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The Storyteller Paperback – 2 Jan 2014
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This is as harrowing as it is readable with powerful scenes in Auschwitz (Independent)
Picoult is an expert at keeping you turning the pages (The Lady)
An emotional and compelling tale (Sun)
Another great read (Cosmopolitan)
A powerful and unexpected climax (Good Housekeeping)
Number One bestselling author Jodi Picoult delivers a compelling novel about the lengths we go for the people we love.See all Product Description
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Top Customer Reviews
Well perhaps `loved' is the wrong word to use given the subject matter, it's certainly a harrowing and shocking story at times. The first part of the novel centres on Sage Singer, a reclusive young woman who hides herself away from the world due to a disfiguring facial scar. Sage works nights in a bakery and, apart from minimal contact with her co-workers, her only other interaction with the outside world is through the grief counselling group she attends to help her come to terms with the death of her mother three years earlier. It's through this group that she meets Josef Weber, an elderly man of German extraction who inveigles his way into her life and chooses her as his confidant when he decides to unburden himself of a shocking secret which he has kept buried for 60 years.
Josef's revelation and the request he makes of her as a result cause Sage to examine her own conscience and look deep into her family history. What follows is the tale of one woman (her grandmother Minka) who was a survivor of the death camps at Auschwitz. The middle section of the book is devoted to Minka's story. I don't think it matters how many accounts of the holocaust one reads, fictional or real, the true horror of what went on is impossible to comprehend. Picoult certainly doesn't pull any punches which makes for difficult reading at times, but Minka's determination to survive make it utterly compelling.Read more ›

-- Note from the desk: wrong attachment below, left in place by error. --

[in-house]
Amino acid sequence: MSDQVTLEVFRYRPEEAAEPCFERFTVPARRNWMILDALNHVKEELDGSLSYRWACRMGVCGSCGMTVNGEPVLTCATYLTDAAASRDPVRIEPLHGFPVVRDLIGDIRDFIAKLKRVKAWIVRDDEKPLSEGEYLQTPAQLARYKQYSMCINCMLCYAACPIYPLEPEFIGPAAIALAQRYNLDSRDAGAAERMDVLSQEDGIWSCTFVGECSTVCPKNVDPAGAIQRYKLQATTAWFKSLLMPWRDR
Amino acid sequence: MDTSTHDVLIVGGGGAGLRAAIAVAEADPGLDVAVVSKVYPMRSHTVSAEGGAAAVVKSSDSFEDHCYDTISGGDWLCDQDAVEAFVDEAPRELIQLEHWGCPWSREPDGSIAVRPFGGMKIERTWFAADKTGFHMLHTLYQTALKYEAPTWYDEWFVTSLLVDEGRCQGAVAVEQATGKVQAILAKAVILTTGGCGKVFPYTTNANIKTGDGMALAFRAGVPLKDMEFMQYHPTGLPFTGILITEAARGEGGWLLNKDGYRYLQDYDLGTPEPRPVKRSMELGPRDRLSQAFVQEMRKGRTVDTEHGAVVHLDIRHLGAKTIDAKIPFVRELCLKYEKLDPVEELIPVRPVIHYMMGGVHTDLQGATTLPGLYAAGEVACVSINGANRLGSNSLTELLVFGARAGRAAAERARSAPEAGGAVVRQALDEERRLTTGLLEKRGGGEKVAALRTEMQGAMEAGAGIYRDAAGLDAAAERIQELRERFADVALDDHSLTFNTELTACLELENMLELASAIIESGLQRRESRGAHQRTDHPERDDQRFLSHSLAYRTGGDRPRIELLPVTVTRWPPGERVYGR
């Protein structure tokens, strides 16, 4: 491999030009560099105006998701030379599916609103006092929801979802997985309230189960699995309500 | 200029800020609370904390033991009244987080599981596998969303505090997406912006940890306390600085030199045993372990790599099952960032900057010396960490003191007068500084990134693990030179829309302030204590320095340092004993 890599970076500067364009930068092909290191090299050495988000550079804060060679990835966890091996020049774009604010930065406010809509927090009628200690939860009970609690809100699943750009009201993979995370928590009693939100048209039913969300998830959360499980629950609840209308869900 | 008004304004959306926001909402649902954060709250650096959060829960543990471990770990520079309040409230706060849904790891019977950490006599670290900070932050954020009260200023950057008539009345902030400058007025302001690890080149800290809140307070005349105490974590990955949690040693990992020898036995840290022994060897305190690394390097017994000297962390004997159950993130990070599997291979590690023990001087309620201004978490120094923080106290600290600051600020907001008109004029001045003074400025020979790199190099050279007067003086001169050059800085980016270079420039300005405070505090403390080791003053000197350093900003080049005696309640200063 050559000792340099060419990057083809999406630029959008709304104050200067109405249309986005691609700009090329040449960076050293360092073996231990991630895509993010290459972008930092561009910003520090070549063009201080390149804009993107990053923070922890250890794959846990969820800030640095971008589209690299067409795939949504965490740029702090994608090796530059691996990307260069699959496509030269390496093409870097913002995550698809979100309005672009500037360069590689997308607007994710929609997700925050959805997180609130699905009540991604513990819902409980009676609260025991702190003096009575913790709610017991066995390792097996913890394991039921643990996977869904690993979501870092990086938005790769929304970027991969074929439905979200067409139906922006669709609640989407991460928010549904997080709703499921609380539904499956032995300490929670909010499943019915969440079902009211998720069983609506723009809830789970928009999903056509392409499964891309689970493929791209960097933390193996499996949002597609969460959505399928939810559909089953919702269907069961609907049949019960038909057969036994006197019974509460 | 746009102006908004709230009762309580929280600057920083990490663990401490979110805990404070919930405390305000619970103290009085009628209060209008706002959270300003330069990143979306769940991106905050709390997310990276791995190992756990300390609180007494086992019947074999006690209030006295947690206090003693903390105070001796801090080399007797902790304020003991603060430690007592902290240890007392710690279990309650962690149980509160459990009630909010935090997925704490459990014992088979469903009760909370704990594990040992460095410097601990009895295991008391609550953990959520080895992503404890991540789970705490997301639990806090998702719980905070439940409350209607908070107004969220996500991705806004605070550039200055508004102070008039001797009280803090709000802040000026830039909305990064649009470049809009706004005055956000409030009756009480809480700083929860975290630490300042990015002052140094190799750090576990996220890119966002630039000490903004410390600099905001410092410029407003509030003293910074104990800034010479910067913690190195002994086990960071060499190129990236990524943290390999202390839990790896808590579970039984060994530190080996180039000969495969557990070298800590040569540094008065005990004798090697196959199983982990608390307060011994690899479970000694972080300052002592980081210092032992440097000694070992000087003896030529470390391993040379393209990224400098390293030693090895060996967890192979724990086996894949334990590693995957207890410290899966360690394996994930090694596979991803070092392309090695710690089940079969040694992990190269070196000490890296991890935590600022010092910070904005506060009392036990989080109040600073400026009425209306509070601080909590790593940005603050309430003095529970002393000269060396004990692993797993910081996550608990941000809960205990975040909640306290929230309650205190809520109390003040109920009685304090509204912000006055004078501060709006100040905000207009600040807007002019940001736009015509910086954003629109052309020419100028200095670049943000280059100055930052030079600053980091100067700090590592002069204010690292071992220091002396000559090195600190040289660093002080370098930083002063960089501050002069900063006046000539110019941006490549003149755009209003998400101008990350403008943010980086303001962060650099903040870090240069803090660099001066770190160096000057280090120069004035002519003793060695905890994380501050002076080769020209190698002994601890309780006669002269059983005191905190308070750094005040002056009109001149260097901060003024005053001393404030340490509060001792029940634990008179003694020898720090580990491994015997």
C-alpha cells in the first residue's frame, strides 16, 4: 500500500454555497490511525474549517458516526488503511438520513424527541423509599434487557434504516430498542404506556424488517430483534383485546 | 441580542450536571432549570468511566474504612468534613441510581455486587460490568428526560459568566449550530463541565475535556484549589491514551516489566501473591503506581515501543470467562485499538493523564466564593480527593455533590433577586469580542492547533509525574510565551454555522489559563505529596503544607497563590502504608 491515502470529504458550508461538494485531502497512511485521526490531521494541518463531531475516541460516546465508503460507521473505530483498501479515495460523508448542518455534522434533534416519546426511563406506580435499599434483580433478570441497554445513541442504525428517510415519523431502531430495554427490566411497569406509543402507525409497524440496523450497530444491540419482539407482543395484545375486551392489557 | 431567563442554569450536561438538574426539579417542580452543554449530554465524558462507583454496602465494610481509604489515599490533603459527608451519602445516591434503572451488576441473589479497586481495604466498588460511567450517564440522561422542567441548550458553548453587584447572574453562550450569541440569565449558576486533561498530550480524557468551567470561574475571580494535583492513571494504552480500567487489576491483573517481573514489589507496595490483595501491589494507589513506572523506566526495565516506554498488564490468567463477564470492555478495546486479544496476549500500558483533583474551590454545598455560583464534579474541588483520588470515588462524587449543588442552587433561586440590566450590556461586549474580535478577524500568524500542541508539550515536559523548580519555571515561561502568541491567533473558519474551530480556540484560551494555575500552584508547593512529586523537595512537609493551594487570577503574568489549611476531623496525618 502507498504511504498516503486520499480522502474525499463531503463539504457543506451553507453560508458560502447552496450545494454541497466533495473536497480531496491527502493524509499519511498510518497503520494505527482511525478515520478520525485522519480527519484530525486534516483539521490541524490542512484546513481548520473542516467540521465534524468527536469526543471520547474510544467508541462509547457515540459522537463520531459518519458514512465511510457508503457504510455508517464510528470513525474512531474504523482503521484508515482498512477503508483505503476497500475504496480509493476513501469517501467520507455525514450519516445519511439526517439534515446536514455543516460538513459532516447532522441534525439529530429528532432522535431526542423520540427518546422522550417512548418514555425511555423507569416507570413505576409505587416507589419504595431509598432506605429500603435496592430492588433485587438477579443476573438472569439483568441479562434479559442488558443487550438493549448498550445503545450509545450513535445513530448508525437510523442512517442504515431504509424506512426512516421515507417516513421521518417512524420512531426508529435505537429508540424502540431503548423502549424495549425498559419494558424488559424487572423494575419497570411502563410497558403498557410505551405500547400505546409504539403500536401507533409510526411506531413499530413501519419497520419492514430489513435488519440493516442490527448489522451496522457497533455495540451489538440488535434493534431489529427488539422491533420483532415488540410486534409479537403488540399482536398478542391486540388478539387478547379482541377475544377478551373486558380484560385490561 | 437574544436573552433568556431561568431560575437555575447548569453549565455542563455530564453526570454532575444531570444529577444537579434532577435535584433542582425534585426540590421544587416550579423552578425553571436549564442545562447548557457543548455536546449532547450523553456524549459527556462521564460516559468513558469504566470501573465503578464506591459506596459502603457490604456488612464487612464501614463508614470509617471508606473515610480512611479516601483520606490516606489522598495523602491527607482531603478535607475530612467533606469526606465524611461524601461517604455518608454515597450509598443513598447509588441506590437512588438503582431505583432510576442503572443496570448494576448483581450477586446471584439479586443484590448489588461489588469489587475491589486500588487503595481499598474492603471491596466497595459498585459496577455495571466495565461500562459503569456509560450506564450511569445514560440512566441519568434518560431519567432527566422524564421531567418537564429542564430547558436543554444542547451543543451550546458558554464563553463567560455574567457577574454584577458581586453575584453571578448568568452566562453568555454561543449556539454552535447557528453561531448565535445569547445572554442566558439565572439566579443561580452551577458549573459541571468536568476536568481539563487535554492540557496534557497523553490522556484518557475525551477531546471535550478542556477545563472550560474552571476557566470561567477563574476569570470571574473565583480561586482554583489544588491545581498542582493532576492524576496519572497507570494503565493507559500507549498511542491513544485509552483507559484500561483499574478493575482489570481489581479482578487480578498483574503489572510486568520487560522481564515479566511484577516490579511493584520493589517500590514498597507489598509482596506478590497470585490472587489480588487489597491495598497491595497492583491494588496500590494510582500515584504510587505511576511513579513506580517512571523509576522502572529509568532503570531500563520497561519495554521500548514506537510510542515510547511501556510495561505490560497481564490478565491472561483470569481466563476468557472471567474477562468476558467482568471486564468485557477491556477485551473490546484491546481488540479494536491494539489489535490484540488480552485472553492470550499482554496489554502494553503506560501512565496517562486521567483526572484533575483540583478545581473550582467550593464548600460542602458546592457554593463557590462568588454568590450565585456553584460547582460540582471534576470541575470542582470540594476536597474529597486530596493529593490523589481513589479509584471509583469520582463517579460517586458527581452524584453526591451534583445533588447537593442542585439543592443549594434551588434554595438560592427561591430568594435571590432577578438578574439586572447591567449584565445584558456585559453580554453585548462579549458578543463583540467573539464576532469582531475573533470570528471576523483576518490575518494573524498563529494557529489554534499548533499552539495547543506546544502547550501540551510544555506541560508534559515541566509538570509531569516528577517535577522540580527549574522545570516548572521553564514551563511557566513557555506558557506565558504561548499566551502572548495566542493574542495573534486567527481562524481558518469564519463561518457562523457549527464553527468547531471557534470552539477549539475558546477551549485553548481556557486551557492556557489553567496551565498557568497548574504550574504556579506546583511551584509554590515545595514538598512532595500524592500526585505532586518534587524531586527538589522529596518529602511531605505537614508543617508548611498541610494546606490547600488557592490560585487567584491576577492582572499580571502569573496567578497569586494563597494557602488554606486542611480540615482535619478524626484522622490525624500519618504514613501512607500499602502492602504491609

The novel consists of three stories interlinked in a complex manner. In the key middle section Ania, a survivor of Auschwitz and Belsen, tells her grand-daughter Sage of her experiences during the Holocaust. The start and end are mainly told by Sage, moving from her own demons to try to avenge the wrong done to Ania. Interpolated throughout are excerpts from the fable Ania wrote, before and during the war, about an "upior" [vampire], in which events gradually mirror with awful clarity the real life events of the main story.
The superbly crafted complexity is not limited to the structure. There is a lot of inter-related symbolism; for example, Sage's facial scar is not only a cause of her depression and self-inflicted loneliness, but also a metaphor for her guilt over her mother's death; the counterpoint is on her Ania's prison camp number tattoo, etched on her skin just as the horrors of the Holocaust are etched on her soul.
A recurrent theme is the impact of seeing people not as individuals but as faceless units of a group. This applies not only to the perception of the Jews by the Nazis, but in the other direction as well.
I wanted to know how it finished, but didn't want the book to end - always a good sign. There is an inspired, touching twist to end the story.Read more ›
Most Recent Customer Reviews
Very readable and graphic novel of Nazi Hunter and details of 'life' in Auschwitz. Having been there recently I can see in my mind's eye parts of the story that detail certain... Read morePublished 8 days ago by R. Ford
After a slow but steady start, this book had me gripped. Not a cheery read for the most part but it had me desperate to keep reading.Published 26 days ago by R L. Ross
Wonderful book as most of Jodi Picoult books. It is a story about Sage, bakery worker who meets an old Former Ss officer. Read morePublished 1 month ago by pliumpt!